During the night we cruise past the rugged peaks of the Liverpool Land peninsula and reach the mouth of King Oscar Fjord. We are now in the huge national park, established in 1974 and expanded in 1988. With an area of almost 1 mill. square kilometer, this is the world’s largest national park and largest protected land area. There are no permanent settlements in the area, but there have previously - most recently up to the middle of the 19th century - been various Inuit hunters here in the northeast corner of Greenland, including on Clavering Island further north.
The program for the next few days in the national park depends on the weather and ice conditions. The route and the landings are determined by the Captain and the Expedition Leader jointly and are typically announced the night before. Some of the interesting landings we strive to visit are:
After entering King Oscar Fjord, we sail along the impressive 1300-meter-high rock wall Bastionen on the Ella Island. A truly beautiful place on our route, and there is good reason why the "King of Northeast Greenland", the Danish geologist and polar researcher Lauge Koch, established his headquarters here before World War II. We hope to spend the morning on Ella Island if the military patrol “Sirius” – who has its summer base here – grants us permission.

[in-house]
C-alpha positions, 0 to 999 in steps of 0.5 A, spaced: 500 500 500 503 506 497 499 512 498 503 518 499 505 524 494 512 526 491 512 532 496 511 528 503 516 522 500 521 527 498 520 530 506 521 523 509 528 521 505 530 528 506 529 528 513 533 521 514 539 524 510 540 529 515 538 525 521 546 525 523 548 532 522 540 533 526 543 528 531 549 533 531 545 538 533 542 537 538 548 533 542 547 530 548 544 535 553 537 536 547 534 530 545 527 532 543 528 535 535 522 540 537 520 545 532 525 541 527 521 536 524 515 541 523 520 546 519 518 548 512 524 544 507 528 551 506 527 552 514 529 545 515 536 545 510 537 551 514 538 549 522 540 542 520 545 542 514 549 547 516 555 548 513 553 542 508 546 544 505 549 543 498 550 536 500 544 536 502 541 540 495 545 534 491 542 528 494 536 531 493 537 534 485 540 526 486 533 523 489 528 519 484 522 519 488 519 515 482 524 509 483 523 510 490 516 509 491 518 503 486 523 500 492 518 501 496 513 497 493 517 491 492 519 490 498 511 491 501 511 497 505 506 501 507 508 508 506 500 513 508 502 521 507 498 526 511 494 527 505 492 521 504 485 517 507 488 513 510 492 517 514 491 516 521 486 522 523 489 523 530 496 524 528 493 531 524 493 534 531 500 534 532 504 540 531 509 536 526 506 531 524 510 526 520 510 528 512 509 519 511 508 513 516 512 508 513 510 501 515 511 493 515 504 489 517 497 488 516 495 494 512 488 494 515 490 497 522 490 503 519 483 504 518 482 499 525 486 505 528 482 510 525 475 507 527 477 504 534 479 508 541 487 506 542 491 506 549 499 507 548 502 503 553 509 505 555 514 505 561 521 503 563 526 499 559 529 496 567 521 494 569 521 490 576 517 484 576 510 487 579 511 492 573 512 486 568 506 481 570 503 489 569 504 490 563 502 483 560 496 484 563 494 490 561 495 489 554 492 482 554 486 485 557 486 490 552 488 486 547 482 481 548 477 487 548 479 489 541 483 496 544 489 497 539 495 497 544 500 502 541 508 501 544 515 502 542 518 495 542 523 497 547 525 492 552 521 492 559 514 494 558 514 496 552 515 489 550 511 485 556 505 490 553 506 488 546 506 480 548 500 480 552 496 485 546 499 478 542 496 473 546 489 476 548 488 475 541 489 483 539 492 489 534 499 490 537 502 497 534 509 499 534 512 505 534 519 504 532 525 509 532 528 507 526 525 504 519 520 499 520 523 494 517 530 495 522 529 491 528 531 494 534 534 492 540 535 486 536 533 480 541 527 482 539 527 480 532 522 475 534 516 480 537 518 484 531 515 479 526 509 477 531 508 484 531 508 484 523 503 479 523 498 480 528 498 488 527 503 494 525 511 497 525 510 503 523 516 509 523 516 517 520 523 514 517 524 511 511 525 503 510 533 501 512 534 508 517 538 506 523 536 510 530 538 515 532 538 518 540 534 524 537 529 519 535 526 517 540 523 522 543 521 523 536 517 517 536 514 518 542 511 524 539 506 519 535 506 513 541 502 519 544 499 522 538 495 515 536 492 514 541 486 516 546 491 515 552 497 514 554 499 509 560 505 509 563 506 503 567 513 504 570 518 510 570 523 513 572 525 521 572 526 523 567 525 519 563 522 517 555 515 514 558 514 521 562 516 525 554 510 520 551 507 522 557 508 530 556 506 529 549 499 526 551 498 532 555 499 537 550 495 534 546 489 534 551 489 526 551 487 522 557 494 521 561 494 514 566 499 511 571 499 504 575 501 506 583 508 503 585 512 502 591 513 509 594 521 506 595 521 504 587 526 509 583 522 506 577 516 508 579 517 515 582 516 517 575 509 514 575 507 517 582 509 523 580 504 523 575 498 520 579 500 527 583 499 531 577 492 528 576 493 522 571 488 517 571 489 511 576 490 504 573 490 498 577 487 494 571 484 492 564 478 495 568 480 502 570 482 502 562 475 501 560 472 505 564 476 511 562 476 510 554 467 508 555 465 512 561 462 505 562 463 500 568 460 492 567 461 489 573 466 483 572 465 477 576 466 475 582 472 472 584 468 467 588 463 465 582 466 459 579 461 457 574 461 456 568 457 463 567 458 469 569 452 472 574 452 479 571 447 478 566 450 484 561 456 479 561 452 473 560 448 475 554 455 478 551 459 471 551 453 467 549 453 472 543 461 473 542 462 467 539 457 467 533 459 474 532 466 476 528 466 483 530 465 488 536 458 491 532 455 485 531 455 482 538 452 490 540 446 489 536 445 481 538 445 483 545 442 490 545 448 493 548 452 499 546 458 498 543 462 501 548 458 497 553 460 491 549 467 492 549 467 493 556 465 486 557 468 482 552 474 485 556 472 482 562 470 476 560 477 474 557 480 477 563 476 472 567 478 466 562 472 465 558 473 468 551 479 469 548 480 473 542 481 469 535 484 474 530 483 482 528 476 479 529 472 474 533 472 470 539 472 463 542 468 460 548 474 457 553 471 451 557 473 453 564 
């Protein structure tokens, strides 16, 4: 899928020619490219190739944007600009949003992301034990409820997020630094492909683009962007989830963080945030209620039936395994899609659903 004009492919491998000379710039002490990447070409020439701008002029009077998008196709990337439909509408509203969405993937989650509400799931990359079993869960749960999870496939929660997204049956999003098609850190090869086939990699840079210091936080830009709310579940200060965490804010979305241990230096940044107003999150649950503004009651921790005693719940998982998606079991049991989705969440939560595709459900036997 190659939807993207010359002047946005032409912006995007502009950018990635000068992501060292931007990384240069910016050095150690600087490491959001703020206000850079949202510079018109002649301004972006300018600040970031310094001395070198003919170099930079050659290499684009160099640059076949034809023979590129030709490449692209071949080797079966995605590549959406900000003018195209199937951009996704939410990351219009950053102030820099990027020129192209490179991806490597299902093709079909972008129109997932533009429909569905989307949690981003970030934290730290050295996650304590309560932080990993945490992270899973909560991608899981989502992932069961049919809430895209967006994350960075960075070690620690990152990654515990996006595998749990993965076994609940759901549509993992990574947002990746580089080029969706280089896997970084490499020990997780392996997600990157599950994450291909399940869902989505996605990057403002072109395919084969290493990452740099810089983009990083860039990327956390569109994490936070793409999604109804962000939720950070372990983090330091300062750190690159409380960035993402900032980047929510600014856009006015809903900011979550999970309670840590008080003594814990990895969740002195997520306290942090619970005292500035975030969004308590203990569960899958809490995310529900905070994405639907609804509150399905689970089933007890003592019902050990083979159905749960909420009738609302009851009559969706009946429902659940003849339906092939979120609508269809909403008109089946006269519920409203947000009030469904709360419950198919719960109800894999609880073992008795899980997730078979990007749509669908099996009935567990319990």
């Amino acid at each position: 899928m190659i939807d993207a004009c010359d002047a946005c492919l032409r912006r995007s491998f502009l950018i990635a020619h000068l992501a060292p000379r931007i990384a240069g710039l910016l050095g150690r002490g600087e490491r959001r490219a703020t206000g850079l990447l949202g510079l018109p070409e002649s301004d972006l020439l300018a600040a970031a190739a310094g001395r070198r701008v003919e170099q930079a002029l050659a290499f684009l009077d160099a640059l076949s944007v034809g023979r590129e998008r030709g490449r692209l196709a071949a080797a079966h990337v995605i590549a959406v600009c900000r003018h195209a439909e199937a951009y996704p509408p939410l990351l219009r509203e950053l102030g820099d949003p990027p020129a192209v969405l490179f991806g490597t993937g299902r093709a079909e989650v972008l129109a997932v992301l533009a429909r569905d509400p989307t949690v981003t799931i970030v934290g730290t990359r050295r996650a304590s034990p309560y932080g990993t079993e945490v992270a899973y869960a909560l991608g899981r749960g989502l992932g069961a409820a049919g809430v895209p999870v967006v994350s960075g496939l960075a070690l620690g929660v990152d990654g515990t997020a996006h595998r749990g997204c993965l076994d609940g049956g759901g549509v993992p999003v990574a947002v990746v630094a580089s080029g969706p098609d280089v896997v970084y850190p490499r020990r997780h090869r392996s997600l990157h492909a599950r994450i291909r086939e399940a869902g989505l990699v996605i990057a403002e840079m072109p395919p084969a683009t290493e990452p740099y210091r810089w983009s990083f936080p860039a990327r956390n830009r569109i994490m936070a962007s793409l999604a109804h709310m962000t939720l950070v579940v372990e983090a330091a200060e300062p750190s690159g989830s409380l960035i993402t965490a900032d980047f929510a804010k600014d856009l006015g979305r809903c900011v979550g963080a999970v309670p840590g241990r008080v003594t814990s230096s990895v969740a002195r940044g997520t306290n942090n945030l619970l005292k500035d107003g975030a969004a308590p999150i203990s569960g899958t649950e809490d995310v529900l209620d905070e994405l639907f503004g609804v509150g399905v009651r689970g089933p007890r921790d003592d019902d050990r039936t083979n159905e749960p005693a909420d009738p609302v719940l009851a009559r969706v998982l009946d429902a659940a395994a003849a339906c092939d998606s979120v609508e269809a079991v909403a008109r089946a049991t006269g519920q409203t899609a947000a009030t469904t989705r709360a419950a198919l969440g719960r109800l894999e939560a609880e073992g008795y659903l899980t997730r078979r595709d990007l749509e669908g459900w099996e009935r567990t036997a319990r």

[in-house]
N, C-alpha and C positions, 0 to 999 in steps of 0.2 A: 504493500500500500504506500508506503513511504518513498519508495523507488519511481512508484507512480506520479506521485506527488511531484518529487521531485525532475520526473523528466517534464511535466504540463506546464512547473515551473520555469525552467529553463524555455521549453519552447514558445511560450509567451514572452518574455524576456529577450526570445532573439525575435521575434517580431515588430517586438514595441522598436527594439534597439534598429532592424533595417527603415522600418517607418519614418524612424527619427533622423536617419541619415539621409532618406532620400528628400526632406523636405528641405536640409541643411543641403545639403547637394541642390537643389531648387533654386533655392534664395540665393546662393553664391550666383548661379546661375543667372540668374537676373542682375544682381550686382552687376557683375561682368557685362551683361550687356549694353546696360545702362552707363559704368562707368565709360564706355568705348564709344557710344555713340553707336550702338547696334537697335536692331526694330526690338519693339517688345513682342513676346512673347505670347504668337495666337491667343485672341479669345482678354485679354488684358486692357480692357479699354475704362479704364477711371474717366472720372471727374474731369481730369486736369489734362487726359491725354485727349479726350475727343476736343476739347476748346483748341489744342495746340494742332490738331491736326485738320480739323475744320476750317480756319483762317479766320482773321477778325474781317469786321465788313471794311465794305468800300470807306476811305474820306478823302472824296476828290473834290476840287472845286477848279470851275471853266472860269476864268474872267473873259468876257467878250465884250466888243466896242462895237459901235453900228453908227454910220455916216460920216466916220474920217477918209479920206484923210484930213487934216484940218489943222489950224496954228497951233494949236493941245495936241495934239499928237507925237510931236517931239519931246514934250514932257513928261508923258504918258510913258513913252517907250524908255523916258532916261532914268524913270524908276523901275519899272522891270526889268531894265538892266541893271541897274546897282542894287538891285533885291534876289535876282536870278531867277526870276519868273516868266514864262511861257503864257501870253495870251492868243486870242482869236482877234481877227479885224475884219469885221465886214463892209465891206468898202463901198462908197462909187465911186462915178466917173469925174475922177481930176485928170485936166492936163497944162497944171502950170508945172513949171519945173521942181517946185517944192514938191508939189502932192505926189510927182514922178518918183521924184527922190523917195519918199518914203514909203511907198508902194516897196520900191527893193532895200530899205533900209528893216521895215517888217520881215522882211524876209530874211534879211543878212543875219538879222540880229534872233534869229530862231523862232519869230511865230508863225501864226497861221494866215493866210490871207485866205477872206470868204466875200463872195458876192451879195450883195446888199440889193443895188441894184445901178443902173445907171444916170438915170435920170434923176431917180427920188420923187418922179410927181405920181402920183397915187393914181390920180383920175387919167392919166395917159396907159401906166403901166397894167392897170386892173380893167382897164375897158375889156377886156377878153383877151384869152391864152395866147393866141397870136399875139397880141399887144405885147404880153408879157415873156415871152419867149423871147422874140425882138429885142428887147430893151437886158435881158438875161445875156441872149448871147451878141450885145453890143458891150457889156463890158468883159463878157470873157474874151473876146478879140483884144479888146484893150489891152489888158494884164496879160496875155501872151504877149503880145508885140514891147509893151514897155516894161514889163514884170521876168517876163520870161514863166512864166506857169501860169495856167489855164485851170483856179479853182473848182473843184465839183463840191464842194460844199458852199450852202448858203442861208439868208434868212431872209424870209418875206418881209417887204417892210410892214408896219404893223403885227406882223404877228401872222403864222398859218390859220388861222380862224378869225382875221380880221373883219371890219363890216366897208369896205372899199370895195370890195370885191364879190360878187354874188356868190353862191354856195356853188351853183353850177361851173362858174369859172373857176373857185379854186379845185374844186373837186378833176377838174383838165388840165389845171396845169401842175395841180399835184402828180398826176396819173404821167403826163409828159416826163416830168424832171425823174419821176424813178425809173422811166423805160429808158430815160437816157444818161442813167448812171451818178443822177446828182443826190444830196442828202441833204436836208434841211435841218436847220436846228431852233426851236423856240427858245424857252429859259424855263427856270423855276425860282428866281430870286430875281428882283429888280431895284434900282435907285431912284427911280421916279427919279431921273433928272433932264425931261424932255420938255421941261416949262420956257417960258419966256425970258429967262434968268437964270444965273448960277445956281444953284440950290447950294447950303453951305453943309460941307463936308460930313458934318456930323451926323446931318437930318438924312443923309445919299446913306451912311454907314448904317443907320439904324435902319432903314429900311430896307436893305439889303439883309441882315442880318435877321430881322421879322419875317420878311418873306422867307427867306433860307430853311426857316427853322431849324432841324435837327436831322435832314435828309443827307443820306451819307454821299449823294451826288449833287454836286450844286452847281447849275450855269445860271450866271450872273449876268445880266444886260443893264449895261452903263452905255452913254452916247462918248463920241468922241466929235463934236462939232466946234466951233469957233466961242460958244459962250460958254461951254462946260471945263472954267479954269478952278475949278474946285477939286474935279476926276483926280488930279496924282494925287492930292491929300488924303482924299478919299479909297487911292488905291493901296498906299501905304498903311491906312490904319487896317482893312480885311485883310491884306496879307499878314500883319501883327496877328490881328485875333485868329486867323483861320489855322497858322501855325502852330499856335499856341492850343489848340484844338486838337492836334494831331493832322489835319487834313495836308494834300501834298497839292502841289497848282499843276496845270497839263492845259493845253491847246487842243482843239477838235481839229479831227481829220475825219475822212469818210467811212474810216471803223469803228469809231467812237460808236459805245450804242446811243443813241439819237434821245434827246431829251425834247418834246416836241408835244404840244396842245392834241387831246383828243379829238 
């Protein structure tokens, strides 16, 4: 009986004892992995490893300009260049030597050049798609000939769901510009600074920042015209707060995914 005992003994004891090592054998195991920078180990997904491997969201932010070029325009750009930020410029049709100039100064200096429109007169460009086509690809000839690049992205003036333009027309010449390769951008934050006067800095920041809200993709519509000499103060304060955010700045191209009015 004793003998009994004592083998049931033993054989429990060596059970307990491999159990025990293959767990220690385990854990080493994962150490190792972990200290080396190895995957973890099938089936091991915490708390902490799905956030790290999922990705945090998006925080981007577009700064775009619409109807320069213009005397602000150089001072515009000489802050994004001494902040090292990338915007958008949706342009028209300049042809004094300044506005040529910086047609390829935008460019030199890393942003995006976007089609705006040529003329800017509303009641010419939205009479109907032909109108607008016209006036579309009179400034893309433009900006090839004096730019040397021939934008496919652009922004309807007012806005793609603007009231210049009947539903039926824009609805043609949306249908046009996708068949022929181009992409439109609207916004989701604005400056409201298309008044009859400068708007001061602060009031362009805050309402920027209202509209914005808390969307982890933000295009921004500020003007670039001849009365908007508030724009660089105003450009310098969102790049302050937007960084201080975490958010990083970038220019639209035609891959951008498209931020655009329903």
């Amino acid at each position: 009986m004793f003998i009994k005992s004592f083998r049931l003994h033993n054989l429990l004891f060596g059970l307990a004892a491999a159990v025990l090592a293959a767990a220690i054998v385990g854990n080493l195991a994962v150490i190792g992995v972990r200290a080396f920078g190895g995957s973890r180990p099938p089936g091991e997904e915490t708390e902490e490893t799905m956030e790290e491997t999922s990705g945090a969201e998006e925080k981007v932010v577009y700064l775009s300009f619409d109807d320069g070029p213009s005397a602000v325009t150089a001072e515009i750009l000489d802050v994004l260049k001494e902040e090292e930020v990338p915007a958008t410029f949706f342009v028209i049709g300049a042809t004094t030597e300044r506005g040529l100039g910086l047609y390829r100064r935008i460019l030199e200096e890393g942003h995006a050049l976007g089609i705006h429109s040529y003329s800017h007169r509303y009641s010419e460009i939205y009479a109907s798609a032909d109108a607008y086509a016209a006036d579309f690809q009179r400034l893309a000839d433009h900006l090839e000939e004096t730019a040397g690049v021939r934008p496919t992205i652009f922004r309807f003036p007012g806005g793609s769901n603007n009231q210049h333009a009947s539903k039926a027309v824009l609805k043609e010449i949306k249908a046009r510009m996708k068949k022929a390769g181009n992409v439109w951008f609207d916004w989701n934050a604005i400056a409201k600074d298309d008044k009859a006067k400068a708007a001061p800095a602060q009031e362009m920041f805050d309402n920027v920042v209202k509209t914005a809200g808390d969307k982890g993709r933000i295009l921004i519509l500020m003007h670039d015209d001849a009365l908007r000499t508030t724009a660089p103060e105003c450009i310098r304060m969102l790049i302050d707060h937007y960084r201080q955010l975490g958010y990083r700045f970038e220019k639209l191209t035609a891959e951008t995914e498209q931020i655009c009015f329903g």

Further north we pass the small Maria Island, where the Germans had a camp during World War II. The Germans' attempt to gain a foothold in Greenland during World War II is a fascinating story in itself. Look forward to learning more on our onboard lectures! We continue past Ruth Island and hope to make a landing on Ymer Island at Blomsterbugten, a small oasis in the national park. From the tiny hunting lodge Varghytten we can enjoy the formidable view of the characteristic, flat mountain Teufelsschloss, where the many rock layers in different colors testify to the area's exciting geological development.
On our way back towards open sea, we hope to make a landing at Myggbukta Hunting Station, which was the center of the Norwegian occupation of East Greenland in 1931. The occupation was found illegal by the International Court of Justice in Haag, and the Norwegian trappers had to leave. Cruising south along the coast, we aim for landings on Jameson Land, which is breeding ground for polar bears.